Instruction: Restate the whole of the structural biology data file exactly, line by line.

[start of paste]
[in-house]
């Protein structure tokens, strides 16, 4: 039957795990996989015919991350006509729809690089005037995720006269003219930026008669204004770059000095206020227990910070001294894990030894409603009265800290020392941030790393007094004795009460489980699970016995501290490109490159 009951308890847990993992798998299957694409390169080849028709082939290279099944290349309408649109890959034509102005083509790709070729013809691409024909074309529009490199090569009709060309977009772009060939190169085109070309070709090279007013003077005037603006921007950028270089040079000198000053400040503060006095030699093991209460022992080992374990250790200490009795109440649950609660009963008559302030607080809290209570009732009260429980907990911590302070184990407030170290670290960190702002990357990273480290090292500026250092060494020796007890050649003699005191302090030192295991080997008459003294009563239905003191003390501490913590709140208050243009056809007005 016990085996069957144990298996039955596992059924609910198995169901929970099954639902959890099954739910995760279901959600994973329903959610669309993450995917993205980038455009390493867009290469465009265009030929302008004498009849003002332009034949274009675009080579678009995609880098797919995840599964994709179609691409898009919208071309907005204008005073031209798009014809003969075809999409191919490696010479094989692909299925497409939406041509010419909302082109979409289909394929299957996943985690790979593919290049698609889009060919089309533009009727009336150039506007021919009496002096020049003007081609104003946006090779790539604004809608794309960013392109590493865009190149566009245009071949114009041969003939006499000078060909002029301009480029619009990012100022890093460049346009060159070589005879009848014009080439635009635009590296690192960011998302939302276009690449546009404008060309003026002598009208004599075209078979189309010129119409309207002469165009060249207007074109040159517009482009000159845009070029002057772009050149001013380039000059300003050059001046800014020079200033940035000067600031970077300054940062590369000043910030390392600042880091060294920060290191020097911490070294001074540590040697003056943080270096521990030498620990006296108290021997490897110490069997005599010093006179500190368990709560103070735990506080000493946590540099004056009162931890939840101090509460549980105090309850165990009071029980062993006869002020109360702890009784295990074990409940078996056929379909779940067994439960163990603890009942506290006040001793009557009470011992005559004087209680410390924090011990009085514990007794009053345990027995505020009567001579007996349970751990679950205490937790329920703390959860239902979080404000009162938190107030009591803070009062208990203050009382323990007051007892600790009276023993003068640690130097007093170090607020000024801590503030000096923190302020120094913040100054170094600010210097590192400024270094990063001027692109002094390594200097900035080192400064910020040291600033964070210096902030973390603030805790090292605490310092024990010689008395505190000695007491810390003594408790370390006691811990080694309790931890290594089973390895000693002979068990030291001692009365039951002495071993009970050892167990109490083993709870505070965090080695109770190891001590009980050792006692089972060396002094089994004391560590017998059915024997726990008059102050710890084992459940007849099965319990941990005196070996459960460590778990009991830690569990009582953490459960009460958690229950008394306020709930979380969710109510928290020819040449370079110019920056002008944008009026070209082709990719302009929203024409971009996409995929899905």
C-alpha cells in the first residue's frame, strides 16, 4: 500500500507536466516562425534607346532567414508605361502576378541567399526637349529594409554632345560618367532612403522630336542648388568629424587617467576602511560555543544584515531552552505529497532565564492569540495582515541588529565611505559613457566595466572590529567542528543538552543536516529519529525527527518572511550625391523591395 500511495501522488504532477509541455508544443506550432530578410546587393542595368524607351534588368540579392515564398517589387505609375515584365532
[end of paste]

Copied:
[in-house]
């Protein structure tokens, strides 16, 4: 039957795990996989015919991350006509729809690089005037995720006269003219930026008669204004770059000095206020227990910070001294894990030894409603009265800290020392941030790393007094004795009460489980699970016995501290490109490159 009951308890847990993992798998299957694409390169080849028709082939290279099944290349309408649109890959034509102005083509790709070729013809691409024909074309529009490199090569009709060309977009772009060939190169085109070309070709090279007013003077005037603006921007950028270089040079000198000053400040503060006095030699093991209460022992080992374990250790200490009795109440649950609660009963008559302030607080809290209570009732009260429980907990911590302070184990407030170290670290960190702002990357990273480290090292500026250092060494020796007890050649003699005191302090030192295991080997008459003294009563239905003191003390501490913590709140208050243009056809007005 016990085996069957144990298996039955596992059924609910198995169901929970099954639902959890099954739910995760279901959600994973329903959610669309993450995917993205980038455009390493867009290469465009265009030929302008004498009849003002332009034949274009675009080579678009995609880098797919995840599964994709179609691409898009919208071309907005204008005073031209798009014809003969075809999409191919490696010479094989692909299925497409939406041509010419909302082109979409289909394929299957996943985690790979593919290049698609889009060919089309533009009727009336150039506007021919009496002096020049003007081609104003946006090779790539604004809608794309960013392109590493865009190149566009245009071949114009041969003939006499000078060909002029301009480029619009990012100022890093460049346009060159070589005879009848014009080439635009635009590296690192960011998302939302276009690449546009404008060309003026002598009208004599075209078979189309010129119409309207002469165009060249207007074109040159517009482009000159845009070029002057772009050149001013380039000059300003050059001046800014020079200033940035000067600031970077300054940062590369000043910030390392600042880091060294920060290191020097911490070294001074540590040697003056943080270096521990030498620990006296108290021997490897110490069997005599010093006179500190368990709560103070735990506080000493946590540099004056009162931890939840101090509460549980105090309850165990009071029980062993006869002020109360702890009784295990074990409940078996056929379909779940067994439960163990603890009942506290006040001793009557009470011992005559004087209680410390924090011990009085514990007794009053345990027995505020009567001579007996349970751990679950205490937790329920703390959860239902979080404000009162938190107030009591803070009062208990203050009382323990007051007892600790009276023993003068640690130097007093170090607020000024801590503030000096923190302020120094913040100054170094600010210097590192400024270094990063001027692109002094390594200097900035080192400064910020040291600033964070210096902030973390603030805790090292605490310092024990010689008395505190000695007491810390003594408790370390006691811990080694309790931890290594089973390895000693002979068990030291001692009365039951002495071993009970050892167990109490083993709870505070965090080695109770190891001590009980050792006692089972060396002094089994004391560590017998059915024997726990008059102050710890084992459940007849099965319990941990005196070996459960460590778990009991830690569990009582953490459960009460958690229950008394306020709930979380969710109510928290020819040449370079110019920056002008944008009026070209082709990719302009929203024409971009996409995929899905």
C-alpha cells in the first residue's frame, strides 16, 4: 500500500507536466516562425534607346532567414508605361502576378541567399526637349529594409554632345560618367532612403522630336542648388568629424587617467576602511560555543544584515531552552505529497532565564492569540495582515541588529565611505559613457566595466572590529567542528543538552543536516529519529525527527518572511550625391523591395 500511495501522488504532477509541455508544443506550432530578410546587393542595368524607351534588368540579392515564398517589387505609375515584365532